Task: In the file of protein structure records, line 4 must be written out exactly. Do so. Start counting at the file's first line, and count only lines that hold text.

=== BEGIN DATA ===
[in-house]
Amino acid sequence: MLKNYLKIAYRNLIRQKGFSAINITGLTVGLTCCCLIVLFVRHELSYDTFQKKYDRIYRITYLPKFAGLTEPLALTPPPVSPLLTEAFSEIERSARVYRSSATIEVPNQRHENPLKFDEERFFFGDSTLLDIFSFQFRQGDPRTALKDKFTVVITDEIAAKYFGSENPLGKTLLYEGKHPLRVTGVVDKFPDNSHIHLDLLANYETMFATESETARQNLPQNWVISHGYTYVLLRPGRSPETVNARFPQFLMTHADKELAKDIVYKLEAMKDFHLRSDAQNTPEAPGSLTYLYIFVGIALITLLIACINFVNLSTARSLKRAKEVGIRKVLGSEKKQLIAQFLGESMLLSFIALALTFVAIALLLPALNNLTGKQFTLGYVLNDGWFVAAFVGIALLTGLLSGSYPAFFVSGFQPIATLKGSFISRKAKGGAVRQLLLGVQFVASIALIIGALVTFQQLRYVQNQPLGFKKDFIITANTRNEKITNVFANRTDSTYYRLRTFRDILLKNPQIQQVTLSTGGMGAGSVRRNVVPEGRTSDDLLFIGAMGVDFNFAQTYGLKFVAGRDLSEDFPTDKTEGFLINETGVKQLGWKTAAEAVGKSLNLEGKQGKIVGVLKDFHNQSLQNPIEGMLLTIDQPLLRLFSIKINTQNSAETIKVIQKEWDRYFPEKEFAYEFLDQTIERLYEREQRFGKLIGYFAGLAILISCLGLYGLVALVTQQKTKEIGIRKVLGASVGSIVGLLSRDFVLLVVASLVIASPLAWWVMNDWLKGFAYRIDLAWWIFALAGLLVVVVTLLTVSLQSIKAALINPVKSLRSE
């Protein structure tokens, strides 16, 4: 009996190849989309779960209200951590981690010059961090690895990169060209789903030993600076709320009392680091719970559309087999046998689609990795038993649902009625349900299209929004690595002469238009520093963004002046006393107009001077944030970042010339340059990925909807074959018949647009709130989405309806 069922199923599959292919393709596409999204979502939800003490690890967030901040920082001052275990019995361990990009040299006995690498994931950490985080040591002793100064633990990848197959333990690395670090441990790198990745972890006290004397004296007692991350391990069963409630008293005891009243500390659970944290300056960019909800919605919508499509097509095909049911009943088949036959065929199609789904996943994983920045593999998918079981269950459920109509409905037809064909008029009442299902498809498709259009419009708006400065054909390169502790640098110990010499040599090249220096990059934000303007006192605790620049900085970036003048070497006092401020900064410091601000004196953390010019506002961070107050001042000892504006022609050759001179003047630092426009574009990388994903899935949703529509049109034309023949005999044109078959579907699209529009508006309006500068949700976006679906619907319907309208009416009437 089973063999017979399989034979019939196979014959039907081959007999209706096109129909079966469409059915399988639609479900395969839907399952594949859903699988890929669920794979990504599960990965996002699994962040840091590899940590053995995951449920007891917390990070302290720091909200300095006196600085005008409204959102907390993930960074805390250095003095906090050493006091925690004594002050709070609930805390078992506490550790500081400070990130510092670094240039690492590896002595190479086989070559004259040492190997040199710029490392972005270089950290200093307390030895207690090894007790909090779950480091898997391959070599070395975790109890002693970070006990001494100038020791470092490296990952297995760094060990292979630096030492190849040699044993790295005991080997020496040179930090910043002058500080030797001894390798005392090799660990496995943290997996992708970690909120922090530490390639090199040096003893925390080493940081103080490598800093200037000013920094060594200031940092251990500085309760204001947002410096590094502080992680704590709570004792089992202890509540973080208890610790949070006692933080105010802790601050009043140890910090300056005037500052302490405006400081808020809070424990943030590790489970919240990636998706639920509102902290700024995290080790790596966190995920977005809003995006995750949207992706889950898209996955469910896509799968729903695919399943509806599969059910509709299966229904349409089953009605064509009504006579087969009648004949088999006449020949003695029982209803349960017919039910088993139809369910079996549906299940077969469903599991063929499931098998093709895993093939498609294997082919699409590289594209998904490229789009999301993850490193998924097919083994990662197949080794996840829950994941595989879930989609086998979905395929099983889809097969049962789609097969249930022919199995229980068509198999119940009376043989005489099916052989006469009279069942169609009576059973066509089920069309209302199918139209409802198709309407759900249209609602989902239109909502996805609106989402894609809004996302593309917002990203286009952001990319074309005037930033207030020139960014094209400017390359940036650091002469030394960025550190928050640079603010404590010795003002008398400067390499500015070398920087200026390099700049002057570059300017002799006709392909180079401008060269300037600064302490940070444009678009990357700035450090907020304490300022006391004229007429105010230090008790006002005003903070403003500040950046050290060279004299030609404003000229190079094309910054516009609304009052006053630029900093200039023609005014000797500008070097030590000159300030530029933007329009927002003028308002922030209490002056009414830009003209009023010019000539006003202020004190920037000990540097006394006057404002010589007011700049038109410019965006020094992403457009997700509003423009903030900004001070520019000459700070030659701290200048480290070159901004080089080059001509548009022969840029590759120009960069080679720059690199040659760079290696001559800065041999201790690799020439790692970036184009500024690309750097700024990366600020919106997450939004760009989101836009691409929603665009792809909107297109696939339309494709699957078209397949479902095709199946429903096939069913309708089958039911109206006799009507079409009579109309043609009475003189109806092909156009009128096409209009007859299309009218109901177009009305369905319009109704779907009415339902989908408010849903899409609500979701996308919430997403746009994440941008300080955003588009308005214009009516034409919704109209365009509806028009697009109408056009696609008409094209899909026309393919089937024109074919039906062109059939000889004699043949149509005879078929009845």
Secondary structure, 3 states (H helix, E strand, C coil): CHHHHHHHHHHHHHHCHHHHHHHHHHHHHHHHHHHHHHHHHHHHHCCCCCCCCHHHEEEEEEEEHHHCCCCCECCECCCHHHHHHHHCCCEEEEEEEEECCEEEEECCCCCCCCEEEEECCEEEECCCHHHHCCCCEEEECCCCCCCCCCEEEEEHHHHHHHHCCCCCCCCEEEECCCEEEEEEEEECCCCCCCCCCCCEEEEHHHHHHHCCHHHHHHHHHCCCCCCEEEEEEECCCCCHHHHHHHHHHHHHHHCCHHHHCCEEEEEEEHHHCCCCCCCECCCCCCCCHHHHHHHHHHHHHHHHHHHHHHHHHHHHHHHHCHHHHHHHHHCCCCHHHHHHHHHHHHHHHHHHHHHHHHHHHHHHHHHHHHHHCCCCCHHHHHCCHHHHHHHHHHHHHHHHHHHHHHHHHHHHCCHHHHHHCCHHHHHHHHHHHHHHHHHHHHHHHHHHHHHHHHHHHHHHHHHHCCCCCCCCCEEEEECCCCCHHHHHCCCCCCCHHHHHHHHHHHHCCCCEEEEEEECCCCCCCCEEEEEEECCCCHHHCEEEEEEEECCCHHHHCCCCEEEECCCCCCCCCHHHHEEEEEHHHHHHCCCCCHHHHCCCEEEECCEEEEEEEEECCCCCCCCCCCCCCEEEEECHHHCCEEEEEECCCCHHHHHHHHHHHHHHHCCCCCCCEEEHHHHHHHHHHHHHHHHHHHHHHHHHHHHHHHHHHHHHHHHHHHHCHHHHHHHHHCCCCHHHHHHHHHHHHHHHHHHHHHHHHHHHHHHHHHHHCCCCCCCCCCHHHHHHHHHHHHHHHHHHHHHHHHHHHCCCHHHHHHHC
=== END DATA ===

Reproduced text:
Secondary structure, 3 states (H helix, E strand, C coil): CHHHHHHHHHHHHHHCHHHHHHHHHHHHHHHHHHHHHHHHHHHHHCCCCCCCCHHHEEEEEEEEHHHCCCCCECCECCCHHHHHHHHCCCEEEEEEEEECCEEEEECCCCCCCCEEEEECCEEEECCCHHHHCCCCEEEECCCCCCCCCCEEEEEHHHHHHHHCCCCCCCCEEEECCCEEEEEEEEECCCCCCCCCCCCEEEEHHHHHHHCCHHHHHHHHHCCCCCCEEEEEEECCCCCHHHHHHHHHHHHHHHCCHHHHCCEEEEEEEHHHCCCCCCCECCCCCCCCHHHHHHHHHHHHHHHHHHHHHHHHHHHHHHHHCHHHHHHHHHCCCCHHHHHHHHHHHHHHHHHHHHHHHHHHHHHHHHHHHHHHCCCCCHHHHHCCHHHHHHHHHHHHHHHHHHHHHHHHHHHHCCHHHHHHCCHHHHHHHHHHHHHHHHHHHHHHHHHHHHHHHHHHHHHHHHHHCCCCCCCCCEEEEECCCCCHHHHHCCCCCCCHHHHHHHHHHHHCCCCEEEEEEECCCCCCCCEEEEEEECCCCHHHCEEEEEEEECCCHHHHCCCCEEEECCCCCCCCCHHHHEEEEEHHHHHHCCCCCHHHHCCCEEEECCEEEEEEEEECCCCCCCCCCCCCCEEEEECHHHCCEEEEEECCCCHHHHHHHHHHHHHHHCCCCCCCEEEHHHHHHHHHHHHHHHHHHHHHHHHHHHHHHHHHHHHHHHHHHHHCHHHHHHHHHCCCCHHHHHHHHHHHHHHHHHHHHHHHHHHHHHHHHHHHCCCCCCCCCCHHHHHHHHHHHHHHHHHHHHHHHHHHHCCCHHHHHHHC